By Harry Tamrazian in Prague and Artur Terian in Moscow
Russia has reportedly promised to help Azerbaijan bolster its air and anti-aircraft forces, signalling a possible shift in the Kremlin’s regional strategy until now based on a close alliance with Armenia.
The resolution of a long-running dispute between Moscow and Baku over a major Soviet-built radar station in Azerbaijan may have important ramifications for the geopolitics of the South Caucasus, analysts told RFE/RL on Thursday. But they differed about how far the two countries are ready to go in establishing military cooperation
A newspaper controlled by the Russian defense ministry reported Tuesday that Moscow will “rearm and modernize” Azerbaijan’s air defense facilities after clinching a 10-year extension for the use of the Gabala radar station. An agreement on its continued lease was signed during the recent Russian-Azerbaijani summit.
The newspaper “Krasnaya Zvezda” said the Russian military will also boost the Azerbaijani air force. It said Presidents Vladimir Putin and Heydar Aliev laid the groundwork for a “strategic partnership” between their nations during their talks in Moscow on January 25.
“It seems to me that Azerbaijan has scored a brilliant diplomatic victory,” said Andranik Migranian, a prominent Armenian-born political scientist based in Moscow. “Russia undertook to modernize Azerbaijan’s air and anti-aircraft forces on the grounds of protecting the Gabala station.”
“This step is potentially directed against Armenia and Nagorno-Karabakh,” Migranian added, arguing that Baku could use the new defense capacities in the event of renewed fighting around the disputed region.
However, a Russian military analyst, Aleksandr Golts, called into question the credibility of the “Krasnaya Zvezda” report. “I think there was some misunderstanding either on the part of the reporter or those who informed him about the results of the [Aliev-Putin] negotiations,” he said.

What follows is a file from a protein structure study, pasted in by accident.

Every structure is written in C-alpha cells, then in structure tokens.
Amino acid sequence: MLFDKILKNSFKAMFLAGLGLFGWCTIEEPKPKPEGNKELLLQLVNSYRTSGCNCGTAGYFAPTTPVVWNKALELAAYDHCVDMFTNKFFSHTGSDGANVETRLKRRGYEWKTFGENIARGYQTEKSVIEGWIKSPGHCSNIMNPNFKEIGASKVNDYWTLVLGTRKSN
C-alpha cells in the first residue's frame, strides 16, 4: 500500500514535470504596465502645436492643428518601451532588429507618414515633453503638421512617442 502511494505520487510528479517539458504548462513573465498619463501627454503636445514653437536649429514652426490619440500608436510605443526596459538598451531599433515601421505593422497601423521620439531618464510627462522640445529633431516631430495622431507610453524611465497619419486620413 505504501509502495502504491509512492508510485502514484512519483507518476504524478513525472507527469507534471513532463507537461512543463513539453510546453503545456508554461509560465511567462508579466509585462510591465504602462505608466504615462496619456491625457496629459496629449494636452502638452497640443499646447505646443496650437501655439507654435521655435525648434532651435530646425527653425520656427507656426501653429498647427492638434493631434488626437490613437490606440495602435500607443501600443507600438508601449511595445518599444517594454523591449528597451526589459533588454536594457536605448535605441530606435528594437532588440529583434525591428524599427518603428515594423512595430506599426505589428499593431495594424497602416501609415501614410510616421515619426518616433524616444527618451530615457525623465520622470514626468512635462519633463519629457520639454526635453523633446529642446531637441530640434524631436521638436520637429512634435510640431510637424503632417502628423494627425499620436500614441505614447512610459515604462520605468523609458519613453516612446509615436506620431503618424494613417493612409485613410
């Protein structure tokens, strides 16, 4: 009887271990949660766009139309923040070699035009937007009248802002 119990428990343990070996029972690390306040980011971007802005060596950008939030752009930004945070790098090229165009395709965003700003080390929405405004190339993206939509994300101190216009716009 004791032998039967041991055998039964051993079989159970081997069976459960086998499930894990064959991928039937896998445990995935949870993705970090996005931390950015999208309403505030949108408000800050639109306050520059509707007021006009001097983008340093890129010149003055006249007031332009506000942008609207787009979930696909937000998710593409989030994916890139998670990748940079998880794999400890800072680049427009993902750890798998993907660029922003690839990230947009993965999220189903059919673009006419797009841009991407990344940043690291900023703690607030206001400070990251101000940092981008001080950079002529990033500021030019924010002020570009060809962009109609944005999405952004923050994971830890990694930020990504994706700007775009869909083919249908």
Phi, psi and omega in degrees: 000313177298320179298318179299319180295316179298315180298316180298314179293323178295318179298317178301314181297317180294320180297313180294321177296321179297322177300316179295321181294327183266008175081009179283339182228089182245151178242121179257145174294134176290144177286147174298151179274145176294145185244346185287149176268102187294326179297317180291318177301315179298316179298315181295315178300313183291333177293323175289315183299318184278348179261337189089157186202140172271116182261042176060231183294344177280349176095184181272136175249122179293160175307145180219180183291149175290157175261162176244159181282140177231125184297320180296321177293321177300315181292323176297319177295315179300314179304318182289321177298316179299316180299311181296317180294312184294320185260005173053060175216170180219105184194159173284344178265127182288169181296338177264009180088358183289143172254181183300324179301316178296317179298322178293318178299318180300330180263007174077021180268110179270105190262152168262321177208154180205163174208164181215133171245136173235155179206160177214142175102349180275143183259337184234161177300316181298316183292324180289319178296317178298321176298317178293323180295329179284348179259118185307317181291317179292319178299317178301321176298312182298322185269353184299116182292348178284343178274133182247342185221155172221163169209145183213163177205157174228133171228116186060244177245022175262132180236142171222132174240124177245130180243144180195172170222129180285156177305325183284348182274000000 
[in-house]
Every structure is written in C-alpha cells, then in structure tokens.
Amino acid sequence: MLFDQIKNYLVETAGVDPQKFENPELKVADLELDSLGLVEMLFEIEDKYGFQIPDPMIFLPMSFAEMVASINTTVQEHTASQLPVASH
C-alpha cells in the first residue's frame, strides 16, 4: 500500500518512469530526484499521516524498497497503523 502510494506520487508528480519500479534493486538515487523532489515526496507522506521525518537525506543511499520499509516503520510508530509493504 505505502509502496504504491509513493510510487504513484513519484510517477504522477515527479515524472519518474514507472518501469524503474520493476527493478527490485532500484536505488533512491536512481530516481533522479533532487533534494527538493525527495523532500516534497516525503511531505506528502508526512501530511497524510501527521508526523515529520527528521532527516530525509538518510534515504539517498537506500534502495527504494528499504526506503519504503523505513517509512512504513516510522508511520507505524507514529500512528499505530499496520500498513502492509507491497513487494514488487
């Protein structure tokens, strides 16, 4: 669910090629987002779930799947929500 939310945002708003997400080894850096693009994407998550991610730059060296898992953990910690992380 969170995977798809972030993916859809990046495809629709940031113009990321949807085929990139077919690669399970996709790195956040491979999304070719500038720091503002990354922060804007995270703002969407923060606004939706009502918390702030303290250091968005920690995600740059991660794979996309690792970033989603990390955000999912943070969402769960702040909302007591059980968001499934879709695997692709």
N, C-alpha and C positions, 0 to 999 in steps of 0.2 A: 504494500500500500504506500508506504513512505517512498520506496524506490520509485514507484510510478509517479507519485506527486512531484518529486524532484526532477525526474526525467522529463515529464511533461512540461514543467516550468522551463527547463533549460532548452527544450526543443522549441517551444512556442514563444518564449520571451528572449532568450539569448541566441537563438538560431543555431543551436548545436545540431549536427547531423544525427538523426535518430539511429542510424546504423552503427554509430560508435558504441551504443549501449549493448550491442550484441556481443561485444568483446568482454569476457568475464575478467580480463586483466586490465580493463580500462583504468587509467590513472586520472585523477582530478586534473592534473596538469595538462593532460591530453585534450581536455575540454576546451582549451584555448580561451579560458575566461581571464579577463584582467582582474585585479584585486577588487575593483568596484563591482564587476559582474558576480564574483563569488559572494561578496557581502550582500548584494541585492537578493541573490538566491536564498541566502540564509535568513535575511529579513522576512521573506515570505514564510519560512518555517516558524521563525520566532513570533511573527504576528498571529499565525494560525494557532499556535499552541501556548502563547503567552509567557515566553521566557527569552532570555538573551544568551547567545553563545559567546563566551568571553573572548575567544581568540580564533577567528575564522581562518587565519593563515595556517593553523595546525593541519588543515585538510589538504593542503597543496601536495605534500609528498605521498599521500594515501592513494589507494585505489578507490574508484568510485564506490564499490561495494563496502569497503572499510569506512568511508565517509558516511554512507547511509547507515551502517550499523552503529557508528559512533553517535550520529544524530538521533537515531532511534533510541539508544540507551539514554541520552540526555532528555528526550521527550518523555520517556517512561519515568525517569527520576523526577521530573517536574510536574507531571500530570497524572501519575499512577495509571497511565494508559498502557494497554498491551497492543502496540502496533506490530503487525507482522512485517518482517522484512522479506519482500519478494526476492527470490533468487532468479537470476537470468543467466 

According to Golts, Russia may be seeking military cooperation with Azerbaijan but it will never try to undermine the existing balance of forces in the Karabakh conflict.
Leila Butt of the Economist Intelligence Unit agreed, saying: “Armenia is one of the Russia's greatest allies in the Caucasus and Central Asia, and Russia is not going to abandon it.” The military alliance with Yerevan will continue to be the bedrock of Russian policy on the region, Butt added.
Aliev’s visit is thought to have deepened a rapprochement between Azerbaijan and Russia that began one year ago. “It is...the first time in many years that we have been cooperating in the military sphere, and this is a very positive development,” Putin declared as he received the 78-year-old former member of the Soviet Politburo in the Kremlin.
“The Turkish Daily News” reported on Monday that the ongoing thaw in the previously tense Russian-Azerbaijani relations is spreading jitters in Turkish diplomatic circles. The paper said they are worried that the process could diminish Turkey’s geopolitical importance for Azerbaijan.
But one Istanbul-based expert who advises Turkey’s powerful military countered that Ankara has no cause for alarm. “Aliev is a very experienced politician,” Nadir Devlet of Yeaditepe University told RFE/RL. “Sometimes he plays the Russian card, sometimes the Turkish card. But I don’t think he is going to change his strategies towards Turkey and Russia.”
“Relations between Turkey and Russia in the military field are also getting much closer, so in that respect Turkey will not get too annoyed by Aliev's attitude towards Moscow,” he said.